US 5503276 A
A stand for storing multiple handguns that includes a base and a vertical panel perpendicular to the base. The vertical panel contains a number of slots with a follower behind the panel and studs extending through the panel to engage a threaded cavity in the follower. The stud and follower slide in the slot and are locked in place by a stop ring on the stud. The barrel of a handgun slides over the stud and the heel of the grip may rest on the base.
1. A stand for storing handguns comprising: a first, flat rectangular panel forming a base; a second, flat rectangular panel forming a vertical panel , abutting one longitudinal side of the base panel, where the surfaces of the panels are at an angle of ninety degrees; a plurality of parallel slots in the vertical panel, extending from the proximity of the base to the proximity of the distal edge of the vertical panel; a follower member positioned on an opposed side of the vertical panel and adapted to ride in a slot; a stud means entering the slot from the base side of the vertical panel and engaging the follower member, and a stop ring on the stud means for engaging the vertical panel allowing the stud to be adjustable to different levels along the length of the vertical slot.
2. A stand for storing handguns according to claim 1 including: at least six vertical slots.
3. A stand for storing handguns according to claim 2 wherein: the follower includes a threaded cavity for receiving a stud.
4. A stand for storing handguns according to claim 3 wherein: the stud is threaded at one end for engagement with the threaded cavity of the follower member.
5. A stand for storing handguns according to claim 4 wherein: the stop ring is positioned on the stud between the threaded and the non threaded portion thereof.
6. A stand for storing handguns according to claim 5 wherein: the stand is formed of plastic material.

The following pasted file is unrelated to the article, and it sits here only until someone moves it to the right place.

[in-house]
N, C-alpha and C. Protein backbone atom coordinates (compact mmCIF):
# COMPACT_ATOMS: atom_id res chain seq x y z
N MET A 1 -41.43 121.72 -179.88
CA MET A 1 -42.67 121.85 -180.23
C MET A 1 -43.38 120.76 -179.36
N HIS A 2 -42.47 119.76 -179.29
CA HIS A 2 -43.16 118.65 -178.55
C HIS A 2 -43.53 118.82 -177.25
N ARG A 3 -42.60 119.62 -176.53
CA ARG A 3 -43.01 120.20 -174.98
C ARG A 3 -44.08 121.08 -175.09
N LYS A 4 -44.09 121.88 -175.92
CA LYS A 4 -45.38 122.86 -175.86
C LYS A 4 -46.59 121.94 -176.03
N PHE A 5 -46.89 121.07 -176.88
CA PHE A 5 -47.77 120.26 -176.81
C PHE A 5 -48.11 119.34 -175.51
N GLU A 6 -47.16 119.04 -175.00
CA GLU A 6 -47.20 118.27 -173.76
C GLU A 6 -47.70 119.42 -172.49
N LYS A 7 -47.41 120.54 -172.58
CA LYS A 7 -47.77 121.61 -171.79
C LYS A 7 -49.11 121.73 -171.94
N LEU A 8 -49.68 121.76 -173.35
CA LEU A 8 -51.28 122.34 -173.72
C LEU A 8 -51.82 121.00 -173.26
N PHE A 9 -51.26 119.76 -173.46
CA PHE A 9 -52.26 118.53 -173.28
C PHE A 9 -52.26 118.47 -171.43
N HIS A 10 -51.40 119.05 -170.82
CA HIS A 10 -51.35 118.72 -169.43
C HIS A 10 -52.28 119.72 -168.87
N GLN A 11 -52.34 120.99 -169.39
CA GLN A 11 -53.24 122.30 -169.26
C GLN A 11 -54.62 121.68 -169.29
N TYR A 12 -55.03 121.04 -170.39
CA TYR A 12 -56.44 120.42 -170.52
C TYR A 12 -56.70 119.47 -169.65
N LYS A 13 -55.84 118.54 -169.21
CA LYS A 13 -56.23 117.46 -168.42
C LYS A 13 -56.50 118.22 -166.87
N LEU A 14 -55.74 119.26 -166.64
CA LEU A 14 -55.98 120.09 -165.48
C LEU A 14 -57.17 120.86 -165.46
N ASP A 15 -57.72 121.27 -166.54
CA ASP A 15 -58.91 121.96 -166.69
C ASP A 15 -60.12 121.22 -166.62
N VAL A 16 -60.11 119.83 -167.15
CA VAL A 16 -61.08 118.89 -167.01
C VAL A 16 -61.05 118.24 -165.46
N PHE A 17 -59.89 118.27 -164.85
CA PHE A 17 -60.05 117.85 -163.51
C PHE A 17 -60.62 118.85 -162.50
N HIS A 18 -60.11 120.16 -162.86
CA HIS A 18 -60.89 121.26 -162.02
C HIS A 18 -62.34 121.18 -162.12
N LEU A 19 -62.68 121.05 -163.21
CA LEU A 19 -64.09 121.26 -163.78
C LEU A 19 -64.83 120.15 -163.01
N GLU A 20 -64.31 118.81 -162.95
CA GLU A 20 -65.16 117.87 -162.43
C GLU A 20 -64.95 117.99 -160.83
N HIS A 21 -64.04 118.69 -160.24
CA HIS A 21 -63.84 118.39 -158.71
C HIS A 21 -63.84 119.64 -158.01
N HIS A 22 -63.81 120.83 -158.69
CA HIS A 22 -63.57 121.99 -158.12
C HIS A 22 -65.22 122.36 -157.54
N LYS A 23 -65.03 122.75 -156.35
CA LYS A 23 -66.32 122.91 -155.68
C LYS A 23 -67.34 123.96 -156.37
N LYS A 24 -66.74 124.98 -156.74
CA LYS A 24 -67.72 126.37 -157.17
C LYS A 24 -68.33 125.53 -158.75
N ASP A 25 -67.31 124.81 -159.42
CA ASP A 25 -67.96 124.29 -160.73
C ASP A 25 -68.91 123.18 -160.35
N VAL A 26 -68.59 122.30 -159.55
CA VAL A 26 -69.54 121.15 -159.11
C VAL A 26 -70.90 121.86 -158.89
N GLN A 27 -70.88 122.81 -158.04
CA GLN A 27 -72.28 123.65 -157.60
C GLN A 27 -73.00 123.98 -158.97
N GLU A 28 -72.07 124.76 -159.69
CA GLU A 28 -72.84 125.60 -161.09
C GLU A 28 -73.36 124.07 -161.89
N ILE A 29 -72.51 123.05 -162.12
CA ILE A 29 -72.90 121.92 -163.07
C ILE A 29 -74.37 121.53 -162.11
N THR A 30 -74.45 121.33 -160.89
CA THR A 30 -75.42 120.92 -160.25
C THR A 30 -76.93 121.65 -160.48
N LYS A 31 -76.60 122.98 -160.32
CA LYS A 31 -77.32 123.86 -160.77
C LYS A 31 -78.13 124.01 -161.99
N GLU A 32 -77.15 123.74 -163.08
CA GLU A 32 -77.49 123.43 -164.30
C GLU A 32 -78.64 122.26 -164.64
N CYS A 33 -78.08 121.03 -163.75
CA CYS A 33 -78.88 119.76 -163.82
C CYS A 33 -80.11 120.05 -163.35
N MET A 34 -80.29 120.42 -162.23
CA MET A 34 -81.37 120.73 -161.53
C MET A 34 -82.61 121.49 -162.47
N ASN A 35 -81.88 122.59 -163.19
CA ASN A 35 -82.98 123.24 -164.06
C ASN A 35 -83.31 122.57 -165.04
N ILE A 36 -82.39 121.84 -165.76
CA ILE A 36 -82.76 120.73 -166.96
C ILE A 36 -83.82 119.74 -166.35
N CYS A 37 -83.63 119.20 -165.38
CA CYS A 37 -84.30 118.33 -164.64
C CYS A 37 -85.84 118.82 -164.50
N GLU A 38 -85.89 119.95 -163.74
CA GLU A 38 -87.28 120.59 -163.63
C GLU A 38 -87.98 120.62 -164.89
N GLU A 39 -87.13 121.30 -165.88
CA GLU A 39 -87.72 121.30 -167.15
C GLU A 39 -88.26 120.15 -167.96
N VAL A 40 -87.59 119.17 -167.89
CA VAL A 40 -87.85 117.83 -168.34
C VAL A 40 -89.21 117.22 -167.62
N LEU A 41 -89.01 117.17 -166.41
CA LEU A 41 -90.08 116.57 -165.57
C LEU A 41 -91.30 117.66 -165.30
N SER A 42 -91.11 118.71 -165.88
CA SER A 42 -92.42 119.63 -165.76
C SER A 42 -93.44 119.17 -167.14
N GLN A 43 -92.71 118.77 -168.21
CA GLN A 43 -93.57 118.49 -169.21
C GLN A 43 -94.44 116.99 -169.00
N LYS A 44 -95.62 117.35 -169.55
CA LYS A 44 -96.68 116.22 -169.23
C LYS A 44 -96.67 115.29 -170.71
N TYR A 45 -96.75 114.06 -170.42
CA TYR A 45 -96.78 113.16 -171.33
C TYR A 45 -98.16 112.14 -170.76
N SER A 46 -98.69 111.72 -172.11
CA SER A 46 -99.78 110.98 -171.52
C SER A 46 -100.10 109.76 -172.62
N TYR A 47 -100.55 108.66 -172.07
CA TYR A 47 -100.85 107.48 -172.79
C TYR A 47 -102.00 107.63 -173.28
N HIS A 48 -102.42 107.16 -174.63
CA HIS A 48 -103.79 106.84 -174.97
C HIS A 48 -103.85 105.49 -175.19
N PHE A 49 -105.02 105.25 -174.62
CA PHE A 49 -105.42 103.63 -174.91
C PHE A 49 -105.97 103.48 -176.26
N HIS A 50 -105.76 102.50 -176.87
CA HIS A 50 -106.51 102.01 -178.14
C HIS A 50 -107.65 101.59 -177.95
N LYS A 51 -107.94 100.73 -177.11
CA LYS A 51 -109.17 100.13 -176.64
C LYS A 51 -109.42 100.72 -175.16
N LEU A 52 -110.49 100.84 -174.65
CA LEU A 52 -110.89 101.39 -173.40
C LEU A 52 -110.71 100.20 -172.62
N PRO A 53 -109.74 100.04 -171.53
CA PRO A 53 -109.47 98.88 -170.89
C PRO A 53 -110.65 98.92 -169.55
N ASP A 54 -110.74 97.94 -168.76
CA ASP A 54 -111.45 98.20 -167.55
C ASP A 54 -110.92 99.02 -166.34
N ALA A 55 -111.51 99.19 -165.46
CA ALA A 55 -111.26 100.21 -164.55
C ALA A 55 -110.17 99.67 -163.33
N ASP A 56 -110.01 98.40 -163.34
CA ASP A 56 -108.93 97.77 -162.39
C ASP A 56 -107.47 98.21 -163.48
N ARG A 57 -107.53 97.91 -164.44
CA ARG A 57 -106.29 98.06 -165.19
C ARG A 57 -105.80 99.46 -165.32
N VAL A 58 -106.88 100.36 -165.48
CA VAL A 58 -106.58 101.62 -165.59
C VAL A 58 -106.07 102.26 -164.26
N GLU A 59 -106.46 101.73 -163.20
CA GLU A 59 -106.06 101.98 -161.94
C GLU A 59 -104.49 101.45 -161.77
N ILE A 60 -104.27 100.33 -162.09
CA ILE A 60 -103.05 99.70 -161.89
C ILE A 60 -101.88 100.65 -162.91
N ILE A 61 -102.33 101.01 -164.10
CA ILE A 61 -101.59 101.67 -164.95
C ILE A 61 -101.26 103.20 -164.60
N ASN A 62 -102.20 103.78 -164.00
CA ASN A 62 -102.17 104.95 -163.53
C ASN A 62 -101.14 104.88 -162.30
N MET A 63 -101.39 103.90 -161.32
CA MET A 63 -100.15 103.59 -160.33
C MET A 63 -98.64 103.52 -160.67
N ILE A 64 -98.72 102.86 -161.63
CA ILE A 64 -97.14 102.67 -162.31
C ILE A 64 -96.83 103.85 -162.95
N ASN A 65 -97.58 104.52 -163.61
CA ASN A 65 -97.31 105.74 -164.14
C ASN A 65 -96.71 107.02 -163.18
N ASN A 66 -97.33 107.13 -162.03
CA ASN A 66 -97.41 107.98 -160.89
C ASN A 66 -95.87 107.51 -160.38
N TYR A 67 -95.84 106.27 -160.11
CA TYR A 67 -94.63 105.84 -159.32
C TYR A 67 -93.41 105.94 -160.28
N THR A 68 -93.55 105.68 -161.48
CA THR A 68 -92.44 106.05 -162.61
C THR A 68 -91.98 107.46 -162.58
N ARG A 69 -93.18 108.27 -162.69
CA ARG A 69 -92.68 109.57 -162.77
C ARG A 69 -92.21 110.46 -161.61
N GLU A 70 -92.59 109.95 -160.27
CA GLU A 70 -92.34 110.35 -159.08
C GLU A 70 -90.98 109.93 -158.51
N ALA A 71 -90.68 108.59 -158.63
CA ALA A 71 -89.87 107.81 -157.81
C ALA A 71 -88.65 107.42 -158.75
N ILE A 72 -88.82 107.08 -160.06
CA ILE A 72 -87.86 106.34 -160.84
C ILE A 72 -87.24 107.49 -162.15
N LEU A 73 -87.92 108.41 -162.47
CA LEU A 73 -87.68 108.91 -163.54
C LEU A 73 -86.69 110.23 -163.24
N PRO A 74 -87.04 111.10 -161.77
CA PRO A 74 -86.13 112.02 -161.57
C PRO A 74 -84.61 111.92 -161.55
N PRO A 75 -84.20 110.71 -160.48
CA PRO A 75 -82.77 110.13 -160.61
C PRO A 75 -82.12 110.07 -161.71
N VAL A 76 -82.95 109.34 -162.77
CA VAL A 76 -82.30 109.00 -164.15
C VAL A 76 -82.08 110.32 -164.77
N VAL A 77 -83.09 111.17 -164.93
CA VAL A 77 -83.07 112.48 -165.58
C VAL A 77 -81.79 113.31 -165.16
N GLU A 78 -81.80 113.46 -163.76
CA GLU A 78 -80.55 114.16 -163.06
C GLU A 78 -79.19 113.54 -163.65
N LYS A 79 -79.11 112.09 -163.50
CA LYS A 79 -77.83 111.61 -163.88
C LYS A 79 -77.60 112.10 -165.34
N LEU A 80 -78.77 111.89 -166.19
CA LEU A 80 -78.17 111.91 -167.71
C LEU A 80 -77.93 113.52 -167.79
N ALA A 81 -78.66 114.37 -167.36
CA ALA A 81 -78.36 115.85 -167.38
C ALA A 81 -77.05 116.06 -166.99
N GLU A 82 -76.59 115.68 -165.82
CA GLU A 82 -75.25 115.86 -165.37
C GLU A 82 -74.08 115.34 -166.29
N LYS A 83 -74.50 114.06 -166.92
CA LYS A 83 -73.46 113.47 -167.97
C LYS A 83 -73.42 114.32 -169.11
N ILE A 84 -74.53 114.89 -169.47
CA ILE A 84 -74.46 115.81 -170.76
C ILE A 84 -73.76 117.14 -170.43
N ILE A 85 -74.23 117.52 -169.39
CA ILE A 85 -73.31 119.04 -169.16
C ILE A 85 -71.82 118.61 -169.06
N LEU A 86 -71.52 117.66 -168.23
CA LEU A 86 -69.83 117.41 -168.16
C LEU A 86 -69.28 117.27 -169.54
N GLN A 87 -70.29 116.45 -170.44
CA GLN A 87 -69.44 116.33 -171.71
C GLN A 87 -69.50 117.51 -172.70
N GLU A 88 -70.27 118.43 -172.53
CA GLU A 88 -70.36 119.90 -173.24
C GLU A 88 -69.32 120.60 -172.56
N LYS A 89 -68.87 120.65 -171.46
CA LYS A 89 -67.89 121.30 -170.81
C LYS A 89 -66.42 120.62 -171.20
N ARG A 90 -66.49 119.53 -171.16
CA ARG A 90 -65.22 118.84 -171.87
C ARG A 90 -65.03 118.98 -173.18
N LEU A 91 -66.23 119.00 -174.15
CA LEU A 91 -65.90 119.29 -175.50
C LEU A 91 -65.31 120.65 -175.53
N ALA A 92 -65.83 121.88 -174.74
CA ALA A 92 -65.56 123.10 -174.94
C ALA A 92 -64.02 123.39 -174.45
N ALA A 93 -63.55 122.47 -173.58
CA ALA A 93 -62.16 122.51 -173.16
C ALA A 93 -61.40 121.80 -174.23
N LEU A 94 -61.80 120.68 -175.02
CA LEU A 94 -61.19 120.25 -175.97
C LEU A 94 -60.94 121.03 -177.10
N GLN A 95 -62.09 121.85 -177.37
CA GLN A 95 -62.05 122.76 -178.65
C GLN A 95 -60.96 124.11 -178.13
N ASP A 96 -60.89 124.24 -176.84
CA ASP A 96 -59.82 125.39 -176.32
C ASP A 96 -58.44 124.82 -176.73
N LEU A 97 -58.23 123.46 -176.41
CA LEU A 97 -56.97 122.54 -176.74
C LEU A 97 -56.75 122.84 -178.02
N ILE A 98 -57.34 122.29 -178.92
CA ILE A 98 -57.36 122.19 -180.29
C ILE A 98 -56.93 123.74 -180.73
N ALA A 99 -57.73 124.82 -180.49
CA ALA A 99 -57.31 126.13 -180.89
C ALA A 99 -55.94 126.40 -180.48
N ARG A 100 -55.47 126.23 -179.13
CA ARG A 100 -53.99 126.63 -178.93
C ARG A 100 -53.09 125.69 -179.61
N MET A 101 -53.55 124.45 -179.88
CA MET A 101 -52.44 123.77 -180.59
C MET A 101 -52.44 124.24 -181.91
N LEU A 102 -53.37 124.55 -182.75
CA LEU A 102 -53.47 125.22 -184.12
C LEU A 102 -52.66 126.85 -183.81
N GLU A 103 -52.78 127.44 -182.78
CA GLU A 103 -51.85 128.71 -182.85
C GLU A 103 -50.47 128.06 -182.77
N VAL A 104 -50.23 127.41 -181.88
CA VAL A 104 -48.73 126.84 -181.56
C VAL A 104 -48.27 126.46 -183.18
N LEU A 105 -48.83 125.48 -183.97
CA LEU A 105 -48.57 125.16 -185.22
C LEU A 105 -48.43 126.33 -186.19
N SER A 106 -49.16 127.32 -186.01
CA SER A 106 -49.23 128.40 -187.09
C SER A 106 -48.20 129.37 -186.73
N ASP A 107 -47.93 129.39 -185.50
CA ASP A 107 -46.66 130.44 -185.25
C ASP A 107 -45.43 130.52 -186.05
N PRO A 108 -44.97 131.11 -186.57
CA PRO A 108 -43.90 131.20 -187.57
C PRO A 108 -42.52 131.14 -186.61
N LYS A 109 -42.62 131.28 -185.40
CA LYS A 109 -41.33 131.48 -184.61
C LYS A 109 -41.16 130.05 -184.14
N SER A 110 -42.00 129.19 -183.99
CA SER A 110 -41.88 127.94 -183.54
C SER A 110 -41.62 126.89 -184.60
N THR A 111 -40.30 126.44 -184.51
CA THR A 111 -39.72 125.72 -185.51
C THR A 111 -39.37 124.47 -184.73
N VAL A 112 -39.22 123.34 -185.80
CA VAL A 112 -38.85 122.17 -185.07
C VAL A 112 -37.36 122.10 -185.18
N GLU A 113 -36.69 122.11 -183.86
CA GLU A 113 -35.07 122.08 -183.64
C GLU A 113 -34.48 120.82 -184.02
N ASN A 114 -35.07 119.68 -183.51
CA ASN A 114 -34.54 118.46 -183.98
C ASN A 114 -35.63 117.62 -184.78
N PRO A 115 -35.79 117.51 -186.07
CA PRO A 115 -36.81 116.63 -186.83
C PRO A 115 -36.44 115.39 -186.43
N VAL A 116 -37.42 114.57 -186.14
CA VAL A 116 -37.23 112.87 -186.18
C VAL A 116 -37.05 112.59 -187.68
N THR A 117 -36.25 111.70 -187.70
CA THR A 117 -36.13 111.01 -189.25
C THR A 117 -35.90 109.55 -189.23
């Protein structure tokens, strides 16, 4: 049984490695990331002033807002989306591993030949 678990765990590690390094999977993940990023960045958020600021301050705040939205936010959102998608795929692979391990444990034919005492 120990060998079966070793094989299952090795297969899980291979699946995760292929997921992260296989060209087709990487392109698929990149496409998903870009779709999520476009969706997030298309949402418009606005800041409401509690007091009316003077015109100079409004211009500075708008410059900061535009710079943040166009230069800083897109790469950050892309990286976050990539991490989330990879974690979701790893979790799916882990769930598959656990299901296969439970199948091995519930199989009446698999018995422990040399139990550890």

7. A stand for storing handguns according to claim 5 wherein: the stand is formed of a metal material.
1. Field of the Invention
The invention relates to the general field of sports equipment and more specifically to the field of sports equipment storage accessories.
2. Description of the Prior Art
Sportsmen who collect or use fire arms, as a general rule, take particularly good care of the weapons they own including the cleaning and storage aspects of responsible ownership. With regard to handguns, most owners keep their small guns locked in a secure location, and often owners will have a commercial safe in their home for the sole purpose of securing their handguns.
One of the inconveniences of storing handguns is that it is convention to store a handgun by laying it on its side. In some situations the gun is in the original case it was in when purchased, in other situations the gun is simply laid on a towel or blanket. Unfortunately, space in an affordable safe is generally limited and therefore storing handguns quickly uses the available space, leaving the active owner in a state of consternation.
Some typical methods of storing guns known to the Applicant are shown in U.S. Patents. For example, U.S. Pat. No. 3,468,508 issued Sep. 23, 1969 to Huver shows an interesting manner of storing a long gun by the barrel. Install the cup-shaped member over the barrel, and tighten the thumb screw and hang the gun in the closet or any other convenient location, failure to remove the cup before firing could create a dangerous condition. In 1990 a Design patent was issued to Southard, No. 310,302, Sep. 4, 1990, for a gun cradle which appears to be adapted for use with a long gun but with some modification could be designed to cradle a handgun. The U.S. Patent issued to Reinflied, Jr. et al, U.S. Pat. No. 4,971,208, dated Nov. 20, 1990 discloses a firearm support and it includes a support for both a handgun and a long gun. The purpose of the support is to make it convenient to repair and maintain the weapons. FIG. 4 illustrates the invention showing the barrel locked in clamp 20 and the butt in clamp 34. A U.S. Pat. No. 4,986,427 was granted to Law et al. on Jan. 22, 1991 for a storage rack for guns and other sporting equipment which is a rather typical style rack but lacks provision for the storage of small guns. A display stand for handguns is shown in U.S. Pat. No. 5,143,227 issued on Sep. 1, 1992 to Schubert. The stand is formed from plastic and contains a plurality of multangular slots designed to support a handgun in the area of the trigger guard, and allowing the gun to lean to the left giving the best viewing angle of the gun controls.
The prior art contains an interesting collection of gun stands and supports, however there still exists a need for a handgun stand that is suitable for storing guns in a confined area in a safe manner.